In this case if it works for you then don't bother to change. You could try
    if ($Route =~ /[0-9]{1,3}\.[0-9]{1,3}\.[0-9]{1,3}\.[0-9]{1,3}/) { # Do stuff }
    As far as I can tell my example isn't any better
Re: Regexp to match IP address
by pbeckingham (Parson) on Aug 06, 2004 at 14:33 UTC

    Be aware that your code doesn't do what you think. It checks for 4 single digits separated by periods. \d checks for a single digit, not a number. The code is too simplistic to really check for an IP address.



    pbeckingham - typist, perishable vertebrate.
Re: Regexp to match IP address
by integral (Hermit) on Aug 06, 2004 at 14:34 UTC

    As well writing a (large) regexp yourself, there's Regexp::Common::net which packages up a regexp for matching ipv4 addresses.

    (It uses a similar regexp to dsb's and mawe's above.)

    --
    integral, resident of freenode's #perl
    
Re: Regexp to match IP address
by sweetblood (Parson) on Aug 06, 2004 at 14:39 UTC
    consider using Regexp::Common as it has a very complete ip match.

    HTH

    Sweetblood

Re: Regexp to match IP address
by Prior Nacre V (Hermit) on Aug 06, 2004 at 19:13 UTC

    Or maybe:

    defined((grep { $_ =~ /^\d{1,3}$/ && $_ <= 255 } split /\./, $ip_addr, + 4)[3])
    Update
    Had 127 instead of 225 above

    Regards,

    PN5

      In javascript i did that:
      re=/^([1-9]|[1-9][0-9]|1[0-9][0-9]|2[0-4][0-9]|25[0-5])(\.([1-9]|[1-9] +[0-9]|1[0-9][0-9]|2[0-4][0-9]|25[0-5])){3}\$/; if(re.test(document.forms[0].ipv4.value)==false){ valid=false; message+="Wrong IP address !\n"; }
      I think it's possible to match the same regexp in perl.

      it seams to work...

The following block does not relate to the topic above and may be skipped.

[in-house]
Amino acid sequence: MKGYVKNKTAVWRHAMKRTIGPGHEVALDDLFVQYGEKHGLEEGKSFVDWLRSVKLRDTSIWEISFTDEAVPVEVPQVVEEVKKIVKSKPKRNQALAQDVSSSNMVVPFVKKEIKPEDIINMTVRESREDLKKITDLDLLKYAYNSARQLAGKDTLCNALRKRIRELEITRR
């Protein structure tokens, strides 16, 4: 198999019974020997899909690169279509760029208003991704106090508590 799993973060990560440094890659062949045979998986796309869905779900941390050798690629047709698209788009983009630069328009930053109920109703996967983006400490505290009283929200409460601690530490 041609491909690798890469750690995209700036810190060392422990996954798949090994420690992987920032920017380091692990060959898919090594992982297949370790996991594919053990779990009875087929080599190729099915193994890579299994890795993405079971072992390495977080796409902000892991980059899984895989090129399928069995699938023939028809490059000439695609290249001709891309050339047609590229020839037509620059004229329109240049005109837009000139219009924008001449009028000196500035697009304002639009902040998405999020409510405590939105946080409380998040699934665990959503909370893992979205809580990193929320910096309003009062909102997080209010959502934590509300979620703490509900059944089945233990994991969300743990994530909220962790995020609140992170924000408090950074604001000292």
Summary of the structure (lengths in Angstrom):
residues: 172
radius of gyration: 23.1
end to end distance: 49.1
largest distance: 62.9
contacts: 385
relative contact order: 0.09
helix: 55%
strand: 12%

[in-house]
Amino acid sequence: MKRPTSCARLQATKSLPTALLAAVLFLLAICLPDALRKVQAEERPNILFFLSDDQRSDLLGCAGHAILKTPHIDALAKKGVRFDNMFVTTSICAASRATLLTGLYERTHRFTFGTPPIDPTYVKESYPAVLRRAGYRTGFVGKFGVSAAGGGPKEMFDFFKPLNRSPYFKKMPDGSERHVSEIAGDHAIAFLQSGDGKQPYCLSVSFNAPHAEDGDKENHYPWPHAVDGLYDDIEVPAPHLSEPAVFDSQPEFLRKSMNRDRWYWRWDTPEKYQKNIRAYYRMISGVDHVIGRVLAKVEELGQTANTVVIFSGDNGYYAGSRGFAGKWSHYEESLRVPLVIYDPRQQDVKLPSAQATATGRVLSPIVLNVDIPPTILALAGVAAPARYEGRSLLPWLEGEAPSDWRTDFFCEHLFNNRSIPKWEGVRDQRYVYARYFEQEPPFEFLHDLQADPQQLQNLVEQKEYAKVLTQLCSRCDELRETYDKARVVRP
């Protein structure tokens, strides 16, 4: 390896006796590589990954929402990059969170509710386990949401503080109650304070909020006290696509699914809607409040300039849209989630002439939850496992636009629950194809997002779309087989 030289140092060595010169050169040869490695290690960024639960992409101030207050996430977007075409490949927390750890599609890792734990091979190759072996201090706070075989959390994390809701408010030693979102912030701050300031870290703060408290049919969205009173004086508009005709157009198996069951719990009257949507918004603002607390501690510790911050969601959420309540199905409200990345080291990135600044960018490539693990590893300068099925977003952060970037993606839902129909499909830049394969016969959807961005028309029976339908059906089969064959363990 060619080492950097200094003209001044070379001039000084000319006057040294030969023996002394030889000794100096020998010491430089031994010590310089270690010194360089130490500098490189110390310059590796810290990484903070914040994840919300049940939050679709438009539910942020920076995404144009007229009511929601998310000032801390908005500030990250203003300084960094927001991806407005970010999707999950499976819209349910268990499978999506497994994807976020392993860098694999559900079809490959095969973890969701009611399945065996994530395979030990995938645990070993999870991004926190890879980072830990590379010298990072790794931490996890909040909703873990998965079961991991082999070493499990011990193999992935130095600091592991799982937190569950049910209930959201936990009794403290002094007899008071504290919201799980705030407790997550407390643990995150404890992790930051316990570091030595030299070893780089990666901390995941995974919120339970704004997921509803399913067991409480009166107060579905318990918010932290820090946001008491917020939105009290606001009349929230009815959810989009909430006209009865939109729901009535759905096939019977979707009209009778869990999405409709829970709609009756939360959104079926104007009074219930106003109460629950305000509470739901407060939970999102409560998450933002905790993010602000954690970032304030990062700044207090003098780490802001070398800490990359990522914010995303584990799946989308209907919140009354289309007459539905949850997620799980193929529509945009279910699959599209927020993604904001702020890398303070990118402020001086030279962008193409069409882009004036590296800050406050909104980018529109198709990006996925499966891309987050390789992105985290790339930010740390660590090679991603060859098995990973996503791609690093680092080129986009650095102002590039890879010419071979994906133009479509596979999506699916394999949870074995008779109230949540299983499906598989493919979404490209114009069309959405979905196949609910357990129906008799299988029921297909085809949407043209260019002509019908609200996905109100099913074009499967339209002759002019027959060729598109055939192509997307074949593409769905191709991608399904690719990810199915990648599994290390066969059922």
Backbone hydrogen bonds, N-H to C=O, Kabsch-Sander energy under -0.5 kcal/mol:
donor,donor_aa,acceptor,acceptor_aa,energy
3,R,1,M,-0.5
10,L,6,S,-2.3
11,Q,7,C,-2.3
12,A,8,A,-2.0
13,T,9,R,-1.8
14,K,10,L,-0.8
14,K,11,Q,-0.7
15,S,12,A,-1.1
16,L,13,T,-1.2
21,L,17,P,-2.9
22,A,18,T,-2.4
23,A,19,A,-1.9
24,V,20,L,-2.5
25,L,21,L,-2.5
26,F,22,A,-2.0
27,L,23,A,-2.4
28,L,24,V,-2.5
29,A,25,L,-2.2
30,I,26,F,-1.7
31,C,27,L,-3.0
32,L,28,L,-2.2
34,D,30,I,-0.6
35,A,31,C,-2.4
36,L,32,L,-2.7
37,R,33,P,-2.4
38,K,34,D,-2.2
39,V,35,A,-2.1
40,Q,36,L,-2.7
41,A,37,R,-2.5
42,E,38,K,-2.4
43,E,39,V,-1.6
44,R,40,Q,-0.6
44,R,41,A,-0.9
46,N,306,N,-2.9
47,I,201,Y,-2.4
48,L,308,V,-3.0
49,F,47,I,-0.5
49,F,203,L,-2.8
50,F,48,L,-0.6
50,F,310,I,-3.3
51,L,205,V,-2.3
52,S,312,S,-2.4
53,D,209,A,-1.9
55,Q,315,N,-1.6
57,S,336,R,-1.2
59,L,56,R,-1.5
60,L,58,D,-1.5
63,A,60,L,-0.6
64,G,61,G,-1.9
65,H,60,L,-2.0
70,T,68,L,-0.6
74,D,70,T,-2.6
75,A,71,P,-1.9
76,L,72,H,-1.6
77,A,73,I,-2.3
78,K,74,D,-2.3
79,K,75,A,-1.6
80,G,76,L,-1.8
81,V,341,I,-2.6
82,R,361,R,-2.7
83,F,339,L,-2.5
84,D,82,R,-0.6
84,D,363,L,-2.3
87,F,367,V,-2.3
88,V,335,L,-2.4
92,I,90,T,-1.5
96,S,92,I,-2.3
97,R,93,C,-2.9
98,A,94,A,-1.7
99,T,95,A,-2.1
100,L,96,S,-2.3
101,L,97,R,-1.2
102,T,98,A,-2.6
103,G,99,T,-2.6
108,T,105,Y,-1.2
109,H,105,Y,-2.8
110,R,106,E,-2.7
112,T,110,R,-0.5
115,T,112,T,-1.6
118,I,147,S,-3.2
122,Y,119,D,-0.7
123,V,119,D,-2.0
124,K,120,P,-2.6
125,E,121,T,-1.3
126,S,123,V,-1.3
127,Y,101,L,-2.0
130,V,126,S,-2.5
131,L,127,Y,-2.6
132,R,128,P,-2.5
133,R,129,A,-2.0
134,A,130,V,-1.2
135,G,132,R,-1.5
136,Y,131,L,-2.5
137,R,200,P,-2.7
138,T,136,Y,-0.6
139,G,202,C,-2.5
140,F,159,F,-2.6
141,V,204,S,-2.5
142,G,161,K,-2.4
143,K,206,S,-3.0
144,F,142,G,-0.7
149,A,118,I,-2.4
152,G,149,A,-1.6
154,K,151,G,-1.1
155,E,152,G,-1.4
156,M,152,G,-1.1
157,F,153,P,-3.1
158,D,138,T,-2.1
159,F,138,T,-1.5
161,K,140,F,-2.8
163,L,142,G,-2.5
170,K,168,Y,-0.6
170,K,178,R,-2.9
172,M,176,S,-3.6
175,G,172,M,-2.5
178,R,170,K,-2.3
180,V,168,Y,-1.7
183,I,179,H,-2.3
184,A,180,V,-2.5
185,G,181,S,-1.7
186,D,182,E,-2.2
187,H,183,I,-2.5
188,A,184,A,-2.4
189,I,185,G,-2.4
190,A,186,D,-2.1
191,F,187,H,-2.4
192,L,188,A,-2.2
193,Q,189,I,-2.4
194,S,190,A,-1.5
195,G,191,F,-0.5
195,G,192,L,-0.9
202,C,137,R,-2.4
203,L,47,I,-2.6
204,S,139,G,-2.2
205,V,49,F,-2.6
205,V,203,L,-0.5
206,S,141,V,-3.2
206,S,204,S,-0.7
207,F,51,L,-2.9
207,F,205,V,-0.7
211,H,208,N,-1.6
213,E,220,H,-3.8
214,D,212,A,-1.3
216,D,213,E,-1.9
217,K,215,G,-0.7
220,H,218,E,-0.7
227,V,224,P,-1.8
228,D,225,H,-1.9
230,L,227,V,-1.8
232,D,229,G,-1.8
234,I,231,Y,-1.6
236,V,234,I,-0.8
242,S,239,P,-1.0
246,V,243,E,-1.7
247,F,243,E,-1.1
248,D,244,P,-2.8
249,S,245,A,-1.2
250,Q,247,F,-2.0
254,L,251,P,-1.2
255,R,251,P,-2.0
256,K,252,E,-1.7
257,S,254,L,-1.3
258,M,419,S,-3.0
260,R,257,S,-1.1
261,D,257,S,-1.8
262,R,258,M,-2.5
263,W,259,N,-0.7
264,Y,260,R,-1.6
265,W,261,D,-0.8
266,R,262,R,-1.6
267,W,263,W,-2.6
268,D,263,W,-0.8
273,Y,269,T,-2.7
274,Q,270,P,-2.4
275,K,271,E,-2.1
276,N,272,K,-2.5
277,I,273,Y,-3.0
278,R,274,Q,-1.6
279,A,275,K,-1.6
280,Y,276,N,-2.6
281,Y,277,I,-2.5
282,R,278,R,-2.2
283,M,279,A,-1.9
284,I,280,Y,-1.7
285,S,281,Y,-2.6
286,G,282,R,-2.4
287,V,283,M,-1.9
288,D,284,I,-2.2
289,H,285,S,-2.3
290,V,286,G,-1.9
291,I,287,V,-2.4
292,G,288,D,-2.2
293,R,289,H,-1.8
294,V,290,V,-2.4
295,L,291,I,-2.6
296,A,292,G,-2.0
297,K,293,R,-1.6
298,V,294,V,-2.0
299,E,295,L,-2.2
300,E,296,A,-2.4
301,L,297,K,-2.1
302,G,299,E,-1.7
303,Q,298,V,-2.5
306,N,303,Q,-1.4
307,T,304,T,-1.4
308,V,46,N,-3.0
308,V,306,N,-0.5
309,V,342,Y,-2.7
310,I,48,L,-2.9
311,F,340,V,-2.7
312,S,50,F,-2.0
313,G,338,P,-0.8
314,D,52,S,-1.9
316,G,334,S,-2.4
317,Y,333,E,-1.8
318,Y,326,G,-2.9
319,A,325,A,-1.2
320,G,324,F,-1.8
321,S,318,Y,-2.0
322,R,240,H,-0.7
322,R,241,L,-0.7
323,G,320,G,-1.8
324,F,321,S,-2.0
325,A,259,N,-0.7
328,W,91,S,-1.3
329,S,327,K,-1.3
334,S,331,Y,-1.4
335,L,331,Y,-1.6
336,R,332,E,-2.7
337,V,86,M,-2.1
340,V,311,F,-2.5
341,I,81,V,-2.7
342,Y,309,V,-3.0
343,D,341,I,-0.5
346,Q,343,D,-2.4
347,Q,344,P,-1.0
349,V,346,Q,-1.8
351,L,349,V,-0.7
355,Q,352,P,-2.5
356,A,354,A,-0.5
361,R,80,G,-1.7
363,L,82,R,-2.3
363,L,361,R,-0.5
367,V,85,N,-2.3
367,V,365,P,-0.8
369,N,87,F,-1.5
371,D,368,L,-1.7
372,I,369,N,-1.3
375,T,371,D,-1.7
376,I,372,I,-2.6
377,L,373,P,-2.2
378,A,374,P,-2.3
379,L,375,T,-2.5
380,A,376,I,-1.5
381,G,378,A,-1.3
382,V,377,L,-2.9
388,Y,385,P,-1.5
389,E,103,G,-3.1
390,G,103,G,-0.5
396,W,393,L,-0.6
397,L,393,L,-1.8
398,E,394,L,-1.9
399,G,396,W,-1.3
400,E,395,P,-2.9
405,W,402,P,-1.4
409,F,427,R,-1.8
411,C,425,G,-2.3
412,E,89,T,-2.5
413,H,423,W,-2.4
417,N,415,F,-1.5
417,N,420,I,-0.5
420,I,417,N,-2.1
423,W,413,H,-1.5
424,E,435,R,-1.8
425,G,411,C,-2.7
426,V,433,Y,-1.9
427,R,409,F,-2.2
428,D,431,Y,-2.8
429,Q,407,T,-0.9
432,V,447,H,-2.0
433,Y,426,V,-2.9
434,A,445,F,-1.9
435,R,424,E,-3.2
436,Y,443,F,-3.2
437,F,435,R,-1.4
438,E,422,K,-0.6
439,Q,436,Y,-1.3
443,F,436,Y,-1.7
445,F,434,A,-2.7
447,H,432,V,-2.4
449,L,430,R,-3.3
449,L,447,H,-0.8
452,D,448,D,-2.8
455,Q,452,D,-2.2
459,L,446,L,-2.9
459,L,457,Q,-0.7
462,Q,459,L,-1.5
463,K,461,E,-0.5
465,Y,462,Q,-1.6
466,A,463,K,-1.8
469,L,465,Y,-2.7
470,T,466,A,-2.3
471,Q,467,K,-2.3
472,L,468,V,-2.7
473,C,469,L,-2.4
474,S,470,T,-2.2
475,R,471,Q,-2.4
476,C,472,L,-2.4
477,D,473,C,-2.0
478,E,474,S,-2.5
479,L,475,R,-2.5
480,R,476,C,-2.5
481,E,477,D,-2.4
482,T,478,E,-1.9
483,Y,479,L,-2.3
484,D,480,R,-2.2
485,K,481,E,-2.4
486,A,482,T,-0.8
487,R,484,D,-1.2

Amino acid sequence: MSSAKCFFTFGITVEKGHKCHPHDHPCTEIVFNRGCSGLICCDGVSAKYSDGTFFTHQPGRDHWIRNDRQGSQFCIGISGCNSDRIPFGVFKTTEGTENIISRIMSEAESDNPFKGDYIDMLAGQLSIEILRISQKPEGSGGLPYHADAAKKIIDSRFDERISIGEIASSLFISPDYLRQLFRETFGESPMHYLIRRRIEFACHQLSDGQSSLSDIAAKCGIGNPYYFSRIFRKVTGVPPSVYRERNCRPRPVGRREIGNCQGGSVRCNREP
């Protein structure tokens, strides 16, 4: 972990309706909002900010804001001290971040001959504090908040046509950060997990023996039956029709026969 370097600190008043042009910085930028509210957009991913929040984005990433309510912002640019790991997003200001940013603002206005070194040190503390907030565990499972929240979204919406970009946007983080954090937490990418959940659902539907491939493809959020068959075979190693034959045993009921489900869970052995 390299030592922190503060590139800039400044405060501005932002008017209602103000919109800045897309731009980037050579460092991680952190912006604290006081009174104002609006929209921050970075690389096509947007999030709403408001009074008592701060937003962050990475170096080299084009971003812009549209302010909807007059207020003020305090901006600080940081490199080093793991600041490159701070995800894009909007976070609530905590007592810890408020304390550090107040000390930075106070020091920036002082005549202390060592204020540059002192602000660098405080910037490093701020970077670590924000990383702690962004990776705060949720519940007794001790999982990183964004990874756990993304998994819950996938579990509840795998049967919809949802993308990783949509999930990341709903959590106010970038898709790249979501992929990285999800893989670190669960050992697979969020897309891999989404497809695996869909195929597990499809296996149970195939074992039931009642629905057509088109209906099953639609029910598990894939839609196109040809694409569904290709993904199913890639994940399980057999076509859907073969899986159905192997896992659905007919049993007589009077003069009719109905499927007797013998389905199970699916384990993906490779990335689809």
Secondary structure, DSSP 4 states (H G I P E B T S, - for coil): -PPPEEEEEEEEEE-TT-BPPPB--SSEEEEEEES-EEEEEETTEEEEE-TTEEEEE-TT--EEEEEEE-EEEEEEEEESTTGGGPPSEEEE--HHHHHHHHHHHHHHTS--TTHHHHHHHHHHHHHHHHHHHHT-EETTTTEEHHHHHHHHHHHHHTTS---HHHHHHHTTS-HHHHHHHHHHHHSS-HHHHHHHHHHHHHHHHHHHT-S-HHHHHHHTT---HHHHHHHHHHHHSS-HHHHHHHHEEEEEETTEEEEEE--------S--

Regards,
      Orion-

        I haven't used Javascript for 4 or 5 years. Check up-to-date documentation where appropriate.

        I believe Javascript1.3 REs were the same as Perl4's. More recent JS versions may map to more recent Perl versions. However, while the latest version may provide the best solution, consider whether your intended audience will have browsers incorporating the latest JS version.

        Any testing you do on the client side (e.g. Javascript in HTML) must be repeated on the server side (e.g. Perl CGI script). If you can use the same RE in both, this is possibly a good idea for consistency purposes; other considerations may override this.

        I don't think your RE matches 0.n.n.n (from visual inspection). Was this intended? If not, I think you'll need: re=/^([0-9]|...

        Finally, I recall running into difficulties due to differences between JavaScript, JScript and ECMAscript. Something to bear in mind if you're using advanced features.

        Regards,

        PN5

        I like this one using quoted reg ex

        my $ip = '192.168.255.254'; # for example # Set up the reg ex my $ipno = qr/ 2(?:5[0-5] | [0-4]\d) | 1\d\d | [1-9]?\d /x; # To test if ( $ip =~ /^($ipno(?:\.|$)){4}/ ){ print "IP OK\n"; };

        I went for an interview at Arm in Cambridge, UK. They asked me to write one on the board and I wrote some lame one .. and later ... brooding on my poor attempt set out to make a better one. Driven by failure? Or maybe just really irritated by it. I still got the job :)